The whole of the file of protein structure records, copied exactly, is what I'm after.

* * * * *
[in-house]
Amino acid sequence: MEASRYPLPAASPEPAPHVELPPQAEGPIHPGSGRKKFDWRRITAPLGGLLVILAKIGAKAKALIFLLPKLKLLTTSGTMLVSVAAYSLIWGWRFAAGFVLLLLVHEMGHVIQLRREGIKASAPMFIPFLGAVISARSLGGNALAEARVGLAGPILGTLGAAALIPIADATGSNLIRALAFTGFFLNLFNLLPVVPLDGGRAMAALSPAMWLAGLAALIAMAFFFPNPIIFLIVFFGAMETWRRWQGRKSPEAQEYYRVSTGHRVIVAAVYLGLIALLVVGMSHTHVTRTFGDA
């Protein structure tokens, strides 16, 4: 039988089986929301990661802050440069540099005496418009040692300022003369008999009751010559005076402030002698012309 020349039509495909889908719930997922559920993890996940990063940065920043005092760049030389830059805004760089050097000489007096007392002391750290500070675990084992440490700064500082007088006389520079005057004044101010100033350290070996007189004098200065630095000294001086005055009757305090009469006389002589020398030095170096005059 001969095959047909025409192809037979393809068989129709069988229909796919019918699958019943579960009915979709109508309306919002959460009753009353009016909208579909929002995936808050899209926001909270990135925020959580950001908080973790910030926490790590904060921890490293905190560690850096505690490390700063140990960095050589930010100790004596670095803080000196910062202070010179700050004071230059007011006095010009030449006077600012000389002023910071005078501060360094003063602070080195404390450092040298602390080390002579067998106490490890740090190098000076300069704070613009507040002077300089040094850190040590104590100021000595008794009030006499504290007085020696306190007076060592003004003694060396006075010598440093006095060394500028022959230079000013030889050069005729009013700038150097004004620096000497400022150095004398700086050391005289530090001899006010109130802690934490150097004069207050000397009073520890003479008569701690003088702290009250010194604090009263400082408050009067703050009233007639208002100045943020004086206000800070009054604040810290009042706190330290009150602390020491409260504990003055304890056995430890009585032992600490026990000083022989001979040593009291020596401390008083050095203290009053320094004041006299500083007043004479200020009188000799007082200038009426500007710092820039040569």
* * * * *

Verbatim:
[in-house]
Amino acid sequence: MEASRYPLPAASPEPAPHVELPPQAEGPIHPGSGRKKFDWRRITAPLGGLLVILAKIGAKAKALIFLLPKLKLLTTSGTMLVSVAAYSLIWGWRFAAGFVLLLLVHEMGHVIQLRREGIKASAPMFIPFLGAVISARSLGGNALAEARVGLAGPILGTLGAAALIPIADATGSNLIRALAFTGFFLNLFNLLPVVPLDGGRAMAALSPAMWLAGLAALIAMAFFFPNPIIFLIVFFGAMETWRRWQGRKSPEAQEYYRVSTGHRVIVAAVYLGLIALLVVGMSHTHVTRTFGDA
């Protein structure tokens, strides 16, 4: 039988089986929301990661802050440069540099005496418009040692300022003369008999009751010559005076402030002698012309 020349039509495909889908719930997922559920993890996940990063940065920043005092760049030389830059805004760089050097000489007096007392002391750290500070675990084992440490700064500082007088006389520079005057004044101010100033350290070996007189004098200065630095000294001086005055009757305090009469006389002589020398030095170096005059 001969095959047909025409192809037979393809068989129709069988229909796919019918699958019943579960009915979709109508309306919002959460009753009353009016909208579909929002995936808050899209926001909270990135925020959580950001908080973790910030926490790590904060921890490293905190560690850096505690490390700063140990960095050589930010100790004596670095803080000196910062202070010179700050004071230059007011006095010009030449006077600012000389002023910071005078501060360094003063602070080195404390450092040298602390080390002579067998106490490890740090190098000076300069704070613009507040002077300089040094850190040590104590100021000595008794009030006499504290007085020696306190007076060592003004003694060396006075010598440093006095060394500028022959230079000013030889050069005729009013700038150097004004620096000497400022150095004398700086050391005289530090001899006010109130802690934490150097004069207050000397009073520890003479008569701690003088702290009250010194604090009263400082408050009067703050009233007639208002100045943020004086206000800070009054604040810290009042706190330290009150602390020491409260504990003055304890056995430890009585032992600490026990000083022989001979040593009291020596401390008083050095203290009053320094004041006299500083007043004479200020009188000799007082200038009426500007710092820039040569």